The foundation of portrait photography is the eyes. They should be illuminated. The most common mistake here is to leave the eyes (or the lips) in shadow. Nobody looks good when lighted this way, because the core of the portrait—the eyes—is lost. The simple solution is to ask the model to raise their head. This illumination trick can leave a shadow on the subject’s neck. But that doesn’t really hurt the photo.

Thanks to lighting from above, this portrait has details on the whole face. The model has no shadows in their eyes, or from their nose. Photo: Majo Eliáš.

Thanks to lighting from above, this portrait has details on the whole face. The model has no shadows in their eyes, or from their nose. Photo: Majo Eliáš.

An example of bad lighting. The model has shadows in their eyes, as well as a nasty nose shadow that’s encroaching on their lips.

An example of bad lighting. The model has shadows in their eyes, as well as a nasty nose shadow that’s encroaching on their lips.

2) The Triangle

This is an unusual way to do lighting: it demands you use hard light. Lights are placed above and beside the model. The goal is to make a triangle of light appear on one half of the model’s face. To achieve it, join the nose shadow with the shadow on the side of the face. The most common mistake when going for this effect is to fail to join the nose shadow with the face shadow. Another one is to let the nose shadow cover the mouth. But the worst mistake is when the light triangle doesn’t illuminate the model’s eye. Remember, the eyes and the lips form the expression in a photo. So make sure that shadows do not encroach on these main sources of expression.

The interplay of shadows and light create a triangle of light on the left side of the model’s face. The shadows do not extend into the lips, and the nose shadow is connected with the shadow on the left cheek.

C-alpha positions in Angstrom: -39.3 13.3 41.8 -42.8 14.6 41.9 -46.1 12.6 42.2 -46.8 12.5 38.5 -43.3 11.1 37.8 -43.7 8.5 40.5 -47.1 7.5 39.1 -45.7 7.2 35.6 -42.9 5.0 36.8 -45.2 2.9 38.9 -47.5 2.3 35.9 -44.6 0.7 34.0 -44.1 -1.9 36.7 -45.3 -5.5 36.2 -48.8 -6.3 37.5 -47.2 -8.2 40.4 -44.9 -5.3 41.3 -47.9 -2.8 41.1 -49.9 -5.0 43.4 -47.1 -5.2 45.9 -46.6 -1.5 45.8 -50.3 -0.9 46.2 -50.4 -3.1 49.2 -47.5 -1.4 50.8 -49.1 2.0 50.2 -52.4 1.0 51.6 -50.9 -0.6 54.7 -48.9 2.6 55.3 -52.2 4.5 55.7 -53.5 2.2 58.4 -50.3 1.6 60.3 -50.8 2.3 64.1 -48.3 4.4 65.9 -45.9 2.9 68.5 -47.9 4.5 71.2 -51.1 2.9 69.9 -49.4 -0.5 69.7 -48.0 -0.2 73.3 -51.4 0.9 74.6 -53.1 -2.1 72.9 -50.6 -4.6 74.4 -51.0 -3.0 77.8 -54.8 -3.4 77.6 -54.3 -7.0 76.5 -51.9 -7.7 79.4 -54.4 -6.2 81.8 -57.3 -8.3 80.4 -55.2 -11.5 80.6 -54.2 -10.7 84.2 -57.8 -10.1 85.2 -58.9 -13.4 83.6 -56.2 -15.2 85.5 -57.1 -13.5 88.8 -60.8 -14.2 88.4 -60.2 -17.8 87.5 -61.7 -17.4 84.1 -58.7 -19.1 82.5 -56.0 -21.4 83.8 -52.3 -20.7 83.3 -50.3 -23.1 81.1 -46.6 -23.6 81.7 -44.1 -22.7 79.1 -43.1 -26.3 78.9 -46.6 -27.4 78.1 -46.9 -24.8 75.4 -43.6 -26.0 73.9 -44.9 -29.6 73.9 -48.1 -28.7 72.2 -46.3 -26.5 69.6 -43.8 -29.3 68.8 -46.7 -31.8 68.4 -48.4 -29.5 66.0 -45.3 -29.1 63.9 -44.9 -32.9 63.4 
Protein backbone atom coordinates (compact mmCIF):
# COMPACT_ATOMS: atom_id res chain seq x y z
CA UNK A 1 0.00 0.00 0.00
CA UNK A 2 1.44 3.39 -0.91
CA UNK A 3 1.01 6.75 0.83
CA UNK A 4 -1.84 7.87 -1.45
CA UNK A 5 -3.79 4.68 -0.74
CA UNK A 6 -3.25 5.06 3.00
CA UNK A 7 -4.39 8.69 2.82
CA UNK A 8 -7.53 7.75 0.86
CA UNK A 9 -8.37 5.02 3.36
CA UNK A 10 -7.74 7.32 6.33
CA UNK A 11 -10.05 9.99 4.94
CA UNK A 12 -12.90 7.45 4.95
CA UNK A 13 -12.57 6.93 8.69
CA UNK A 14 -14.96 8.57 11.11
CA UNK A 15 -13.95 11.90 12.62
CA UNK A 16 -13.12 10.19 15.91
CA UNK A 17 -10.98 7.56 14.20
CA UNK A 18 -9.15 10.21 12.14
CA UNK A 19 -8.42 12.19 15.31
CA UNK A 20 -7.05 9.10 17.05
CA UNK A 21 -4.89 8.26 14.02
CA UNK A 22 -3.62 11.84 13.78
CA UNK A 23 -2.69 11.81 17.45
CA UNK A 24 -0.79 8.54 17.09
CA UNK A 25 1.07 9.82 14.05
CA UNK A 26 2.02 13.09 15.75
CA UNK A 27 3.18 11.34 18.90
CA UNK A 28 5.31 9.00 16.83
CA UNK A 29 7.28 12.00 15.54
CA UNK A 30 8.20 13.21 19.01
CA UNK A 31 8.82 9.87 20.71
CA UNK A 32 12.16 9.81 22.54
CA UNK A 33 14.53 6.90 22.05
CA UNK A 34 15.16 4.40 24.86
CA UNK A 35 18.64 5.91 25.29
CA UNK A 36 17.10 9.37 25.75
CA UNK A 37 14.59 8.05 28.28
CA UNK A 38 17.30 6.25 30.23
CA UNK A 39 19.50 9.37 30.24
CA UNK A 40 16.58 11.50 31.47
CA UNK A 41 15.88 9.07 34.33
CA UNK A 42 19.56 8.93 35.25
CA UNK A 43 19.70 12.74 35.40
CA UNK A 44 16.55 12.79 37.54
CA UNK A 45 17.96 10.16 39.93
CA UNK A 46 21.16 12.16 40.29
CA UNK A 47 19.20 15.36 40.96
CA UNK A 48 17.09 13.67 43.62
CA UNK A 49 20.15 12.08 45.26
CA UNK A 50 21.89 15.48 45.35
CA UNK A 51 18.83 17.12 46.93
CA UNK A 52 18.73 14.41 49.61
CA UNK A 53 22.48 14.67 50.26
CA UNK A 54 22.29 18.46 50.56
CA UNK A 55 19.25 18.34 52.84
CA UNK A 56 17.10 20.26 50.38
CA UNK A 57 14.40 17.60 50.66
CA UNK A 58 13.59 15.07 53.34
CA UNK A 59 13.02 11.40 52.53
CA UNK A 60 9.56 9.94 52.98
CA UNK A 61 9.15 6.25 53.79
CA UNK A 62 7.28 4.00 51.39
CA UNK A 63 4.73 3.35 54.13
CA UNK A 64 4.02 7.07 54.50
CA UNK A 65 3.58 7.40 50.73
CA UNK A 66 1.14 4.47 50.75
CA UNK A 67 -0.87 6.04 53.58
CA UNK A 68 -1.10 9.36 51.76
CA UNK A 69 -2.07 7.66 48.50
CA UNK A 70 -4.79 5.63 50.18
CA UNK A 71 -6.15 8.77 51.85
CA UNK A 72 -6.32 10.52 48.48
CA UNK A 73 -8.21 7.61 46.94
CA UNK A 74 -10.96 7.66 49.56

The interplay of shadows and light create a triangle of light on the left side of the model’s face. The shadows do not extend into the lips, and the nose shadow is connected with the shadow on the left cheek.

The nose shadow is not connected to the cheek shadow. The light feels distracting and imbalanced.

The nose shadow is not connected to the cheek shadow. The light feels distracting and imbalanced.

3) From the Side

This lighting is something you’ll mainly see at sunrise or sunset. It only illuminates half the face. The other half is in shadow. The most common mistake with this lighting type is to position the side light too high up. This creates a unpleasant shadow under the eye. If you aren’t able to position the side light so that it doesn’t create a shadow under the eye, then go for the Triangle instead.

Light from the side is illuminating one half of the face; the other is in shadow.

Light from the side is illuminating one half of the face; the other is in shadow.

Here the light is coming from slightly above rather than the side. This is leading to unpleasant eyelash shadows.

Here the light is coming from slightly above rather than the side. This is leading to unpleasant eyelash shadows.

Know Your Model and Adapt

Study the facial features of your model to find out what kind of light will suit them the best. One of the above-mentioned lighting types will certainly be a good match. By the way, don’t forget: for portraiture, use a portrait lens—that is, a long lens. For other practical information on photographing models, see our article Indoor Portraits? Use Natural Light!

Last updated 26. February 2014

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Author: Majo Elias

I’ve been taking pictures since 2004. When I was starting out, I photographed almost everything. Later my style solidified and I began photographing people almost exclusively. At the moment my main genres are fashion and advertising.